Charles Freer Andrews

Charles Freer Andrews

Charles Freer Andrews (12 February 1871 – 5 April 1940) was an English priest of the Church of England. He was an educator and participant in the campaign for Indian independence, and became Mahatma Gandhi's closest[citation needed] friend and associate.

Andrews greatly admired the philosophy of the young Mohandas Gandhi, and was instrumental in convincing him to return to India from South Africa, where Gandhi had been a leading light in its Indian civil rights struggle. Andrews was affectionately dubbed Christ's Faithful Apostle by Gandhi, based on his initials. Also, for Andrews' contributions to the Indian Independence Movement, Gandhi and his students at St. Stephen's College, Delhi named him Deenabandhu, or "Friend of the Poor".


Early life

Charles Andrews was born at 14 Brunel Terrace, Newcastle, England. His father was a minister in the Catholic Apostolic Church in Birmingham, but the family had suffered from a financial misfortune due to the duplicity of a friend, and had to work very hard to make ends meet.

Andrews studied at King Edward's School, Birmingham and began studying Classics at Pembroke College, Cambridge.[1] During this period he moved away from the views of his family's church and was accepted for ordination in the Church of England. In 1896, Andrews became a deacon, and took over the Pembroke College Mission in South London. A year later he became a priest, and became the Vice Principal of the Westcott House Theological College in Cambridge.

In India

Andrews had been involved in the Christian Social Union since college, and was interested in exploring the relationship between a commitment to the gospel and a commitment to justice, through which he was attracted to struggles for justice throughout the British Empire, especially in India.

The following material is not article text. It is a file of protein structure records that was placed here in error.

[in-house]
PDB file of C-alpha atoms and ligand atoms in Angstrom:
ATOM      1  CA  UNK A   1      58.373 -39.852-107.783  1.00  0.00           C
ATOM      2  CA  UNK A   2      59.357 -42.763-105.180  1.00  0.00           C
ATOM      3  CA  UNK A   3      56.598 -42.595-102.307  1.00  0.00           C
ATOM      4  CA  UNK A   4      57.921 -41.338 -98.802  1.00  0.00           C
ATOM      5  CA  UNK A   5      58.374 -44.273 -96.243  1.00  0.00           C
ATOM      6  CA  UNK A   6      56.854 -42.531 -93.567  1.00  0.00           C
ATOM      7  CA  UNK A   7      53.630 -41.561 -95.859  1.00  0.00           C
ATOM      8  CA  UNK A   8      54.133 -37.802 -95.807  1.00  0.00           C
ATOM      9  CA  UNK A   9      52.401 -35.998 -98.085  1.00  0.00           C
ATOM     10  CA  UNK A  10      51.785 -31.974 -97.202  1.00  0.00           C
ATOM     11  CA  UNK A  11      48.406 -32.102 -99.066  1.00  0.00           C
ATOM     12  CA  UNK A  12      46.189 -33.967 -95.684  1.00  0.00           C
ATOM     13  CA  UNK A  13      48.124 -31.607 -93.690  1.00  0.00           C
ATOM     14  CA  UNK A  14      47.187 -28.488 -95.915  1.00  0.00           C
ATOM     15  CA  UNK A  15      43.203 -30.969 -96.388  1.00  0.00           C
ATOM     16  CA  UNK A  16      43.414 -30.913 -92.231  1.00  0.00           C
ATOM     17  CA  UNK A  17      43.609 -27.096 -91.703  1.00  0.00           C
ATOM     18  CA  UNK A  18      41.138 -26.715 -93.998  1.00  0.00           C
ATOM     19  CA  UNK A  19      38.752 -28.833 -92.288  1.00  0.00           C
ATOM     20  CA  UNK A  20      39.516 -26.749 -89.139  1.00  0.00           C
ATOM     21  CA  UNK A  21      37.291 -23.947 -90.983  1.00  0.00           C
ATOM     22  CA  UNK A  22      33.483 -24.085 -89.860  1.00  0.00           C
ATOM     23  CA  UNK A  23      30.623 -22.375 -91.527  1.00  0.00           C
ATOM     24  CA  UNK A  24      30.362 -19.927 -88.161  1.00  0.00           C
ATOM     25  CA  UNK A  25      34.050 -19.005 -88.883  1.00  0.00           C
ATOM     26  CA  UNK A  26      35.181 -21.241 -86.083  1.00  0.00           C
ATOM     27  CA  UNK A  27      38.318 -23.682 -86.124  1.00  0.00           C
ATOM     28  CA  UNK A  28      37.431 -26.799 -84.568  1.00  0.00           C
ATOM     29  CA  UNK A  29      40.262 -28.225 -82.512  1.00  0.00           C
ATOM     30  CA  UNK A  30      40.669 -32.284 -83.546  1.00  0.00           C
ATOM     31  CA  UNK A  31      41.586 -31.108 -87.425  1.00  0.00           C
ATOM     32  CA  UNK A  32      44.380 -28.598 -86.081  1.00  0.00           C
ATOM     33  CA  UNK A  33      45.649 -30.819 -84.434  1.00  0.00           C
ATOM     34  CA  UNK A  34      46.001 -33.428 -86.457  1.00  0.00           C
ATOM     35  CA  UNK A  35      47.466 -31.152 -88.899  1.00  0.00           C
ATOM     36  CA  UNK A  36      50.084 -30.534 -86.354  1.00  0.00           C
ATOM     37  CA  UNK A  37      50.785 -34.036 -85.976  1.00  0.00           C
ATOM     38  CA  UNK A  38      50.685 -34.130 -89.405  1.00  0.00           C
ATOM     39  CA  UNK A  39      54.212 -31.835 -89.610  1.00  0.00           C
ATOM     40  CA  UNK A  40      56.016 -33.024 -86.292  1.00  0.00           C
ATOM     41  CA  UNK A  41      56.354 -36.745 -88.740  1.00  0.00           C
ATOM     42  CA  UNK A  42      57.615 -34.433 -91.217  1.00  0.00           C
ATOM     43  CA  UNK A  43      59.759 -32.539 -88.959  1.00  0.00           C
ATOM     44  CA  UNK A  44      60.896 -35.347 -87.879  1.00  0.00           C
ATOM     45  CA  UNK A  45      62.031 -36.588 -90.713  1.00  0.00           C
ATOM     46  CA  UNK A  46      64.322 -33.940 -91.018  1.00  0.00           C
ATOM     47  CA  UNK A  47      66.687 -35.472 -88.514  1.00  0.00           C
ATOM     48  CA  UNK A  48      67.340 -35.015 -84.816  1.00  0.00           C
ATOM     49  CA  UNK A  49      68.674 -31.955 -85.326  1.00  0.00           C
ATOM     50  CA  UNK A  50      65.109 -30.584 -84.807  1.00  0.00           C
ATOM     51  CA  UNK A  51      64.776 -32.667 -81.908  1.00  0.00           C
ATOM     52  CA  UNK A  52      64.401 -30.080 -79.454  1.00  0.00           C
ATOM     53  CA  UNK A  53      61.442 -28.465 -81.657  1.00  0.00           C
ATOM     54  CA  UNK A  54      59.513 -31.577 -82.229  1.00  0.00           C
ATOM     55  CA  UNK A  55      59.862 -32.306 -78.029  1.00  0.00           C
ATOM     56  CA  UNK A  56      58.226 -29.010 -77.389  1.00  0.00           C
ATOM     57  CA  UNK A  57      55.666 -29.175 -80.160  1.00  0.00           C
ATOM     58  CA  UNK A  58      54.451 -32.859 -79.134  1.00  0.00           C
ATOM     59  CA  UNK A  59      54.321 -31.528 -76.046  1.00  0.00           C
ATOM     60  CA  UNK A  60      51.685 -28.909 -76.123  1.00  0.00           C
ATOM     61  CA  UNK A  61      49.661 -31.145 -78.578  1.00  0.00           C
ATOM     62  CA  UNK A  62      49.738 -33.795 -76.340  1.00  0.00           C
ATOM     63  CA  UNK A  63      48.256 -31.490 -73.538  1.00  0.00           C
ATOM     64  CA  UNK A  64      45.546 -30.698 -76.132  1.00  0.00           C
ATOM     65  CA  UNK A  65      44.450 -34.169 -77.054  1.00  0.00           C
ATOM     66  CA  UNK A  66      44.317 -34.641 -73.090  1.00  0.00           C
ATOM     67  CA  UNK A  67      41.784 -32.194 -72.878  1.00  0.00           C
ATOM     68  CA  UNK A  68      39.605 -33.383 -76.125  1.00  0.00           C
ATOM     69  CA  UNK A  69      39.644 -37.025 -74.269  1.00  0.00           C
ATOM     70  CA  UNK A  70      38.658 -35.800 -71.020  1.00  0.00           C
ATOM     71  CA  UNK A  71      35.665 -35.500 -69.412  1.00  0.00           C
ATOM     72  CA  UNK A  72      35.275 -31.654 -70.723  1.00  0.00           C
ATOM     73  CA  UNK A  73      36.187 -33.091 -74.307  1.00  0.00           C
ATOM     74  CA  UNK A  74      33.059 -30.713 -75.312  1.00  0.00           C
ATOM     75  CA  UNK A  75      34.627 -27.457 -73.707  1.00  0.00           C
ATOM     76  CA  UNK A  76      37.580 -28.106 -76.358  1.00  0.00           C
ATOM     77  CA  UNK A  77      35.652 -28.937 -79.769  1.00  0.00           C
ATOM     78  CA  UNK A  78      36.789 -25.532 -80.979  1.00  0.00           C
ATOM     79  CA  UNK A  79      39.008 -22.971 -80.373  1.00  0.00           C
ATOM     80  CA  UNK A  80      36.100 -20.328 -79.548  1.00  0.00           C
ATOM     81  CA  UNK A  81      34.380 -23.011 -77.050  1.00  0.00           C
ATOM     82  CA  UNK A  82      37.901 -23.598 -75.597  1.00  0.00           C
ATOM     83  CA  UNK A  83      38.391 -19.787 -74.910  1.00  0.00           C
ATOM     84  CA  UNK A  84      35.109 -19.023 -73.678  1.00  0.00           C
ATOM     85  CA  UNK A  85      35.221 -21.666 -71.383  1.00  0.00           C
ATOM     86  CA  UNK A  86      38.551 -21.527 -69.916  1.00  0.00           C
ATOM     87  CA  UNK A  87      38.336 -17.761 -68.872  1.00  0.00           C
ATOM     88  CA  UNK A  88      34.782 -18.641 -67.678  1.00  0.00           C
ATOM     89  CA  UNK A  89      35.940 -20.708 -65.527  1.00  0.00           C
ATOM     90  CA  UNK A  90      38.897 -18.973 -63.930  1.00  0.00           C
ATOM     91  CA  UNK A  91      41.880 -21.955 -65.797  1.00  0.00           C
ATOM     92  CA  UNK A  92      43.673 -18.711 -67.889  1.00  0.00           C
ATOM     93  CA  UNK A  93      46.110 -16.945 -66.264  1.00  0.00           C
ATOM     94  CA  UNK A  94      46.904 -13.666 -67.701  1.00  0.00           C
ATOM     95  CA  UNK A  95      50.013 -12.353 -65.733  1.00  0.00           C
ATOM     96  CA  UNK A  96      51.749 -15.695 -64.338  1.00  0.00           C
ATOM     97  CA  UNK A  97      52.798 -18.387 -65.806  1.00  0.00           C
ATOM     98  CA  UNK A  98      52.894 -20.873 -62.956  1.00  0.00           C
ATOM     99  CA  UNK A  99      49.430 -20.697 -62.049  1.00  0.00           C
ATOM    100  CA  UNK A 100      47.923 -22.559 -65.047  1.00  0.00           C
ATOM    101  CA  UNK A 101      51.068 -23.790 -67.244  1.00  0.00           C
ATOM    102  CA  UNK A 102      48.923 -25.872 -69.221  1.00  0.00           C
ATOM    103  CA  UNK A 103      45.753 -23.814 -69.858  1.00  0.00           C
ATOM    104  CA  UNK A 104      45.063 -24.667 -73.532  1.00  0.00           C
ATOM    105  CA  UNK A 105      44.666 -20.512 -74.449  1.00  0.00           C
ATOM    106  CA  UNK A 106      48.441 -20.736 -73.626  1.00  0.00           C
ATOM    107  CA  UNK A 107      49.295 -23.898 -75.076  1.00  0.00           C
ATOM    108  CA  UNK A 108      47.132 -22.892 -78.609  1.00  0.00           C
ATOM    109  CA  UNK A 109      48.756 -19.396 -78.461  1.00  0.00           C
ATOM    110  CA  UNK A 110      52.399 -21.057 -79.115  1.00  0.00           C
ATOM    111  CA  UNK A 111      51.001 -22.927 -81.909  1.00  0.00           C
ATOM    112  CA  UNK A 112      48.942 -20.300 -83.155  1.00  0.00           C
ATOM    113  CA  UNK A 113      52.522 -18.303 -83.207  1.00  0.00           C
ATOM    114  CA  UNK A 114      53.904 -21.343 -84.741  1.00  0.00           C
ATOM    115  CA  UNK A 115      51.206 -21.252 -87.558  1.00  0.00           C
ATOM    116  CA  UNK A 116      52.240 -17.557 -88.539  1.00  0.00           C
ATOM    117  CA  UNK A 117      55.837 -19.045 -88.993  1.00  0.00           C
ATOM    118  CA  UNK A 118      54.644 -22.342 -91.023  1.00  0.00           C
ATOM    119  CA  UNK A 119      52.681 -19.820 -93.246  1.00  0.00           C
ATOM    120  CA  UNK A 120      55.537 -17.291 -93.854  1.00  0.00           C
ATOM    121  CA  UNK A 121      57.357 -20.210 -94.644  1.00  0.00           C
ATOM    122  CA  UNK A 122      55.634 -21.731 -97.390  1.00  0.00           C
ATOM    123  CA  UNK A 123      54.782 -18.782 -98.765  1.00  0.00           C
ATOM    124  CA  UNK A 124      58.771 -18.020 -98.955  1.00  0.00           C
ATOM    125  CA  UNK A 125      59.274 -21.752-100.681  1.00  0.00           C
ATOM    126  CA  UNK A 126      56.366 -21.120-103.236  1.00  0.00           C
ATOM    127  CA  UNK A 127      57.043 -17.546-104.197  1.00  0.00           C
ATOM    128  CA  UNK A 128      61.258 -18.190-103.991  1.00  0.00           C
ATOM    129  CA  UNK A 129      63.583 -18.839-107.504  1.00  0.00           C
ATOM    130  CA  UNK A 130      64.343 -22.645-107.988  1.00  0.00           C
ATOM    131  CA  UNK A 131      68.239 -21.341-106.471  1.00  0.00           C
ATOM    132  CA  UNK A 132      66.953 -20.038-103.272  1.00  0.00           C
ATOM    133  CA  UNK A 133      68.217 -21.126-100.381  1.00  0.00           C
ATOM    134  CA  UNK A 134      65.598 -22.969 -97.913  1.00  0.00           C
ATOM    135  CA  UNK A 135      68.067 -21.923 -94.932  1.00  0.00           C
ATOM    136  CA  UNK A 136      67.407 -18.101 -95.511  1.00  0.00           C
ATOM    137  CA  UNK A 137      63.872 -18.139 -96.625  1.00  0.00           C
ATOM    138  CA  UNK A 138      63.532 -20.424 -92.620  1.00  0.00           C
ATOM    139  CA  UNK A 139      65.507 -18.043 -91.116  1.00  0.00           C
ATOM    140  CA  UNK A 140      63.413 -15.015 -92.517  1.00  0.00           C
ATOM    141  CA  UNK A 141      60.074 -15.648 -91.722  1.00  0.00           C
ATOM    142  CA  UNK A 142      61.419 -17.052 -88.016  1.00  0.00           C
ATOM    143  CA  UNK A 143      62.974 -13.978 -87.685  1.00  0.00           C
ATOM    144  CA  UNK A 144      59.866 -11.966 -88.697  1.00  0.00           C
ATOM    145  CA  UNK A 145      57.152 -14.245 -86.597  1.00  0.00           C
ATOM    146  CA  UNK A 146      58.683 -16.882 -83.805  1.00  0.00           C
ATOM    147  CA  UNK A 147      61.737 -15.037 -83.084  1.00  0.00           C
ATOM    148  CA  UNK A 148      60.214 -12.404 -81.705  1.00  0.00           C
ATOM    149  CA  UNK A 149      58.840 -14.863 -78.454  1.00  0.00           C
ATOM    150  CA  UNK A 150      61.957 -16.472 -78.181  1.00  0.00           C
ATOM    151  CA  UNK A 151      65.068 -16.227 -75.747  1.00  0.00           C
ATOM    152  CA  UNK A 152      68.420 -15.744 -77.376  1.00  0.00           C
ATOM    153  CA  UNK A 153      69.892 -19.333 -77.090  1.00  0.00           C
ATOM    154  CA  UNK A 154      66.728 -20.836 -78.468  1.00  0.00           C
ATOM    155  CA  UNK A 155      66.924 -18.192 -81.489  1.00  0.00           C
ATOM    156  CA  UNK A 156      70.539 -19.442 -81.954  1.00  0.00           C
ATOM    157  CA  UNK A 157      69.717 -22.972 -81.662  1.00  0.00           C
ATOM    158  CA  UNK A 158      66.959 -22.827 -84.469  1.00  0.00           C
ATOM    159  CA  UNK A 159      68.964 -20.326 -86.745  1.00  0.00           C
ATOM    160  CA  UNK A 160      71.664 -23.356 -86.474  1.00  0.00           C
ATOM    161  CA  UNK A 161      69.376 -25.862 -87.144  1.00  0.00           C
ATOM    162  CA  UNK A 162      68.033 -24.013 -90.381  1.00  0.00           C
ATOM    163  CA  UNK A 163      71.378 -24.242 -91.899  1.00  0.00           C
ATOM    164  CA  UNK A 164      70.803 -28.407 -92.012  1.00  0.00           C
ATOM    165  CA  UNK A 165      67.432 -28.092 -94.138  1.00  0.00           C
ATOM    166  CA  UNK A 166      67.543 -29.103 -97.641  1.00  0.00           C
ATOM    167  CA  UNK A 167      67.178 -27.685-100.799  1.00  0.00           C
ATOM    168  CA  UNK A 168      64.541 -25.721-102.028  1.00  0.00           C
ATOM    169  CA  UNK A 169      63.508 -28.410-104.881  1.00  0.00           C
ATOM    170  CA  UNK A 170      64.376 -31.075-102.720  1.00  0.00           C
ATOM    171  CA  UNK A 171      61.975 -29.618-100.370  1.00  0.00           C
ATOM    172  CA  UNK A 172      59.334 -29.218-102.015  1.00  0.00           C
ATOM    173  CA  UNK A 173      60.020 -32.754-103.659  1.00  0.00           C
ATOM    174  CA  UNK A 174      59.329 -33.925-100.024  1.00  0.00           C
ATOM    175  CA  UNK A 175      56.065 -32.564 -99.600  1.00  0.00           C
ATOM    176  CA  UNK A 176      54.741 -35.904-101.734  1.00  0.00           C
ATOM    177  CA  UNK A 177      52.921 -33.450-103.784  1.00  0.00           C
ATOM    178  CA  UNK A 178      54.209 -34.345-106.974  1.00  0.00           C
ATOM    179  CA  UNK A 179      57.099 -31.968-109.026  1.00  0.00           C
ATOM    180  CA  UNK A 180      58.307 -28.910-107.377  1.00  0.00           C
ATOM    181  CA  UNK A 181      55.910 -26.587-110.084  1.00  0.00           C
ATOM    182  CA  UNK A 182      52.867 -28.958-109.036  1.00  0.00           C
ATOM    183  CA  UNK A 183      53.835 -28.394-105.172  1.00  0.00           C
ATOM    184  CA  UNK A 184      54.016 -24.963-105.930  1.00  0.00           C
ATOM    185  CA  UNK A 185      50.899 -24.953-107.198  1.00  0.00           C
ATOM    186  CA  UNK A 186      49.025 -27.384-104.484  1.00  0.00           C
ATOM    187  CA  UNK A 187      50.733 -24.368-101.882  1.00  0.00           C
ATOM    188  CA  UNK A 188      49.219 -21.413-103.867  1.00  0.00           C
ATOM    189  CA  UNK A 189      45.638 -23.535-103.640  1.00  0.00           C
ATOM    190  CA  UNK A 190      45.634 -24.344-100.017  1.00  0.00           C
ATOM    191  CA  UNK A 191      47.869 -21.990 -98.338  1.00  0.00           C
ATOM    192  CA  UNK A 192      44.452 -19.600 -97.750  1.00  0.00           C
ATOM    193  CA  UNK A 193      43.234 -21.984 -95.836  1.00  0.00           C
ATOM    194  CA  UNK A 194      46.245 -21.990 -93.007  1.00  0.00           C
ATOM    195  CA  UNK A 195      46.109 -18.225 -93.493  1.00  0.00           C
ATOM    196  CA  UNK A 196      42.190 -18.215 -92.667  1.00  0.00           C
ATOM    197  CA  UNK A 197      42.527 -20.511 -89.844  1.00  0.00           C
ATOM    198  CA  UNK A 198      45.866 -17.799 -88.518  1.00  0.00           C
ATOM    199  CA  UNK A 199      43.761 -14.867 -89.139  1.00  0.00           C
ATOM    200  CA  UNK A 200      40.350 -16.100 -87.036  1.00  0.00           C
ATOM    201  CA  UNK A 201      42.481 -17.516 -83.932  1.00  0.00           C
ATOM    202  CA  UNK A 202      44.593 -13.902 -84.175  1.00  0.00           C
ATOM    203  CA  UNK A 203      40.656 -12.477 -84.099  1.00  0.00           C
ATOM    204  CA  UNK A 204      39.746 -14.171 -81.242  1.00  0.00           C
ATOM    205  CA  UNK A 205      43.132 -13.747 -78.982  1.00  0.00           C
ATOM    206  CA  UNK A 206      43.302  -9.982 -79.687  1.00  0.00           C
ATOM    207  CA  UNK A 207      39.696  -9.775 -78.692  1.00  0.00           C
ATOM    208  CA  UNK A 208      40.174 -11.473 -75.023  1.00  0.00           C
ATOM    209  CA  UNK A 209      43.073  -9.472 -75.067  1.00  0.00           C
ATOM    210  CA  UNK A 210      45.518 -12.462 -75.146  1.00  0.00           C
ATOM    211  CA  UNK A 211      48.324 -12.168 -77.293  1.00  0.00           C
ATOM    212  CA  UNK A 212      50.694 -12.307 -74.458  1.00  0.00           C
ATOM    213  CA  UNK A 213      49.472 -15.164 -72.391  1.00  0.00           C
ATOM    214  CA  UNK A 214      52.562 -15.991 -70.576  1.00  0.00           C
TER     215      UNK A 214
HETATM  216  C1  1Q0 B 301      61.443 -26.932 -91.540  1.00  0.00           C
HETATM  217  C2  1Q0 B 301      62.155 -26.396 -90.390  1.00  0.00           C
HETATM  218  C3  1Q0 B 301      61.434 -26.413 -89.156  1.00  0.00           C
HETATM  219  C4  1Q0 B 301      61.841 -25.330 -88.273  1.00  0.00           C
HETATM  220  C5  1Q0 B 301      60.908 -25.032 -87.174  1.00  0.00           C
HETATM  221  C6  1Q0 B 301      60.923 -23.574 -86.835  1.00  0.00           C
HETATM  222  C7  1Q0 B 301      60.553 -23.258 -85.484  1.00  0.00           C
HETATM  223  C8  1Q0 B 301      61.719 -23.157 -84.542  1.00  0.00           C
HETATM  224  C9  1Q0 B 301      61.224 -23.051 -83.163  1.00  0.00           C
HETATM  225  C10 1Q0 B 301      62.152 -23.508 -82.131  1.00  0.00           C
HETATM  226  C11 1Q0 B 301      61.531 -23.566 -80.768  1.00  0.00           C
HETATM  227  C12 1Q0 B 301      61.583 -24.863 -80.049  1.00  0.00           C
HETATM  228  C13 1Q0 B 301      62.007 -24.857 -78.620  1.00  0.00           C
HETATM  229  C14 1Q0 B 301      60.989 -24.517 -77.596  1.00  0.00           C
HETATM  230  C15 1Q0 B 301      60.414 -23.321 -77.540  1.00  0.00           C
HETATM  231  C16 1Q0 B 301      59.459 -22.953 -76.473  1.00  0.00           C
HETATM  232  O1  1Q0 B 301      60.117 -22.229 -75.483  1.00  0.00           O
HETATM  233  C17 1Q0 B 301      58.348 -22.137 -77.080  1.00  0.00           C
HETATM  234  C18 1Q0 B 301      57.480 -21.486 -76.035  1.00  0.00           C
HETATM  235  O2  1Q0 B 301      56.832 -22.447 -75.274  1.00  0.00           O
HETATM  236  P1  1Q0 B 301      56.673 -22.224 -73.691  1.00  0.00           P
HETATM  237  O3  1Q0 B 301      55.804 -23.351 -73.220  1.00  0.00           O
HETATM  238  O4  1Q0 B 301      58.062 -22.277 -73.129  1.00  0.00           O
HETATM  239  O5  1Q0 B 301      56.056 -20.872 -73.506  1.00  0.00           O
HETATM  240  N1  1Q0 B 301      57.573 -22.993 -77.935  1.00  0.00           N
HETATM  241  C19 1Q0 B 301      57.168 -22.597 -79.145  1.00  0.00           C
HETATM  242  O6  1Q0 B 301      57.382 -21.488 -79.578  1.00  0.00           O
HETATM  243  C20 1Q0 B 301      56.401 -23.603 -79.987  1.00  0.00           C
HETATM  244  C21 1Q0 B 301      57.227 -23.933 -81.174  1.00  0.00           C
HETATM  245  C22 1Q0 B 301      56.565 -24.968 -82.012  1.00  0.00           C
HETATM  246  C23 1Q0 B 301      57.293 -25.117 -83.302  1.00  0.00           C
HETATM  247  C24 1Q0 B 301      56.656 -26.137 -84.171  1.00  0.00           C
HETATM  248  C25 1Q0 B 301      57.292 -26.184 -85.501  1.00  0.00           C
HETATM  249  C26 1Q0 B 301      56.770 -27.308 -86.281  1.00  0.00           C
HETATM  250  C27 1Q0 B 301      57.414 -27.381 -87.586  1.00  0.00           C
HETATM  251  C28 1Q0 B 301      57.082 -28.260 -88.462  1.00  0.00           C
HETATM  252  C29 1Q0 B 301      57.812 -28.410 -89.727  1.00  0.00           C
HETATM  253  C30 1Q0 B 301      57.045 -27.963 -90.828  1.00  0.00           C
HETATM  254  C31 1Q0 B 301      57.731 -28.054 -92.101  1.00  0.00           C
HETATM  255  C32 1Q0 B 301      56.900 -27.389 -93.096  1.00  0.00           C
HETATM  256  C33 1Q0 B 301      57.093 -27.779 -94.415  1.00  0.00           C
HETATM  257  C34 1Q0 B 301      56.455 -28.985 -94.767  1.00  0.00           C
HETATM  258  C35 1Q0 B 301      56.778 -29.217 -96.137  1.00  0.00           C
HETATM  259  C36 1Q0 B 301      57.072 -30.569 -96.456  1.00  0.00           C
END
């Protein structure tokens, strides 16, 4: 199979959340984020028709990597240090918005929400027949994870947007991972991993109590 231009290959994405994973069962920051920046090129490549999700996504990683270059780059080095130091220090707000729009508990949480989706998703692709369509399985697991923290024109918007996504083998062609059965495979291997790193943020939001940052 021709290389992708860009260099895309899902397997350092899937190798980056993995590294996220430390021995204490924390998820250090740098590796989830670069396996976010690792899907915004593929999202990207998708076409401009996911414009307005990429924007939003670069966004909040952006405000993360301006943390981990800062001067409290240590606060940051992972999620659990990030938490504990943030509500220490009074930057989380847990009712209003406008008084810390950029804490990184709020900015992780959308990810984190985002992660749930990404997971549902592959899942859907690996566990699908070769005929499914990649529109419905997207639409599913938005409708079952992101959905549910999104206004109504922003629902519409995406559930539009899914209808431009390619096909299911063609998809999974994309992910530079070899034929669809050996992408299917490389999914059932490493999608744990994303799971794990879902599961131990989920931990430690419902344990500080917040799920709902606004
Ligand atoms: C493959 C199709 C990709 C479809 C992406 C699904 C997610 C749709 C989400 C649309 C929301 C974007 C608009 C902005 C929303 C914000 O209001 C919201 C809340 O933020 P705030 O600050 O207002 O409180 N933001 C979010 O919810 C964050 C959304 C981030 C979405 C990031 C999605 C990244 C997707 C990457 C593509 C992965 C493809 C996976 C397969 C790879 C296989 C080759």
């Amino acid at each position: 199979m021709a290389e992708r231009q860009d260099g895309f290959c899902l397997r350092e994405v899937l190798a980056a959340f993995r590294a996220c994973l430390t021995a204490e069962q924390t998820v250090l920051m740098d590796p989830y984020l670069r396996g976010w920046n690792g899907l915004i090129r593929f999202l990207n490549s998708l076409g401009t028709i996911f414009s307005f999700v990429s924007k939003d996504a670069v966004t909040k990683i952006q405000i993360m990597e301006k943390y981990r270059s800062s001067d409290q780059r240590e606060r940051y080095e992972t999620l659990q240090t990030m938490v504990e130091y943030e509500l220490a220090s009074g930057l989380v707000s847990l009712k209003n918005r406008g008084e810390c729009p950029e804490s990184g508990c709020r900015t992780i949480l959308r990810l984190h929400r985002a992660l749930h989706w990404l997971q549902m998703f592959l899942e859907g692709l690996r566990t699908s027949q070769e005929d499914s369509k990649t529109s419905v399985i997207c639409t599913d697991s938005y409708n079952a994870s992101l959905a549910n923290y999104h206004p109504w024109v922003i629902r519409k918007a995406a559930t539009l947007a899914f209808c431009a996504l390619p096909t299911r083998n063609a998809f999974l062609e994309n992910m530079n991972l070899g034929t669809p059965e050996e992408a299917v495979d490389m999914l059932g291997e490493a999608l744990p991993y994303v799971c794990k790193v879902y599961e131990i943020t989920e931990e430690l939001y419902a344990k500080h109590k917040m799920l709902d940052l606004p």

In 1904 he joined the Cambridge Brotherhood in Delhi and arrived there to teach philosophy at St. Stephen's College, where he famously grew close to many of his Indian colleagues and students. Increasingly dismayed by the racist behavior and treatment of Indians by British officials and civilians, he supported Indian political aspirations, and wrote a letter in the Civil and Military Gazette in 1906 voicing these sentiments. Andrews soon became involved in the activities of the Indian National Congress and, significantly, helped resolve the 1913 cotton workers' strike in Madras.

With Gandhi and Tagore

Well known for his persuasiveness, intellect and moral firmness, he was asked by senior Indian political leader Gopal Krishna Gokhale to visit South Africa and help the Indian community there resolve their political disputes with the Government. He met there a young Gujarati lawyer, Mohandas Gandhi who was attempting to organize the Natal Indian Congress and the Indian community to protest the racial discrimination and police legislation that infringed upon their civil liberties.

Andrews was deeply impressed with Gandhi's knowledge of Christian values, and his espousal of the concept of ahimsa, non-violence - something that Gandhi mixed with inspiration from elements of Christian anarchism. He helped Gandhi organize an Ashram in Natal and publish his famous magazine, The Indian Opinion.

Following the advice of several Indian Congress leaders and, significantly, that of Principal S K Rudra of St. Stephen's College, Andrews was instrumental in persuading Gandhi to return to India with him in 1915.

In 1918 Andrews disagreed with Gandhi's attempts to recruit combatants for World War I, believing this was inconsistent with their views on nonviolence. In Mahatma Gandhi's Ideas Andrews says the following about Gandhi's recruitment campaign: "Personally I have never been able to reconcile this with his own conduct in other respects, and it is one of the points where I have found myself in painful disagreement."[2]